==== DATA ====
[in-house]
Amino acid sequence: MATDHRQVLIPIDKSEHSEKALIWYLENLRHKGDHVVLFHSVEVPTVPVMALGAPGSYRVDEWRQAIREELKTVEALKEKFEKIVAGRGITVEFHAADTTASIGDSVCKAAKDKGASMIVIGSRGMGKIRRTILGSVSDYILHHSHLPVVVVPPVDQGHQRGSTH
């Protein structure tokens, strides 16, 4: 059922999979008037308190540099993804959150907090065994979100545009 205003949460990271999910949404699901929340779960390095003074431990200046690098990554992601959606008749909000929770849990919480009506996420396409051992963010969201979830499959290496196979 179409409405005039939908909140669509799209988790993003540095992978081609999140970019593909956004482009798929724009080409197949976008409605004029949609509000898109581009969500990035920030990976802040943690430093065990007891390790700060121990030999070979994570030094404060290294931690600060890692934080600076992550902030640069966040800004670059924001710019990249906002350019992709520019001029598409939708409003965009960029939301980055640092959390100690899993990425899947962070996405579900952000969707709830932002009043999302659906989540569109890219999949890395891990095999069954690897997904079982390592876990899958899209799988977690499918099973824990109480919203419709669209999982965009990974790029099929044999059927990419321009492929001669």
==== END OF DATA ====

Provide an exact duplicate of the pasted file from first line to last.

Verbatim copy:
[in-house]
Amino acid sequence: MATDHRQVLIPIDKSEHSEKALIWYLENLRHKGDHVVLFHSVEVPTVPVMALGAPGSYRVDEWRQAIREELKTVEALKEKFEKIVAGRGITVEFHAADTTASIGDSVCKAAKDKGASMIVIGSRGMGKIRRTILGSVSDYILHHSHLPVVVVPPVDQGHQRGSTH
């Protein structure tokens, strides 16, 4: 059922999979008037308190540099993804959150907090065994979100545009 205003949460990271999910949404699901929340779960390095003074431990200046690098990554992601959606008749909000929770849990919480009506996420396409051992963010969201979830499959290496196979 179409409405005039939908909140669509799209988790993003540095992978081609999140970019593909956004482009798929724009080409197949976008409605004029949609509000898109581009969500990035920030990976802040943690430093065990007891390790700060121990030999070979994570030094404060290294931690600060890692934080600076992550902030640069966040800004670059924001710019990249906002350019992709520019001029598409939708409003965009960029939301980055640092959390100690899993990425899947962070996405579900952000969707709830932002009043999302659906989540569109890219999949890395891990095999069954690897997904079982390592876990899958899209799988977690499918099973824990109480919203419709669209999982965009990974790029099929044999059927990419321009492929001669």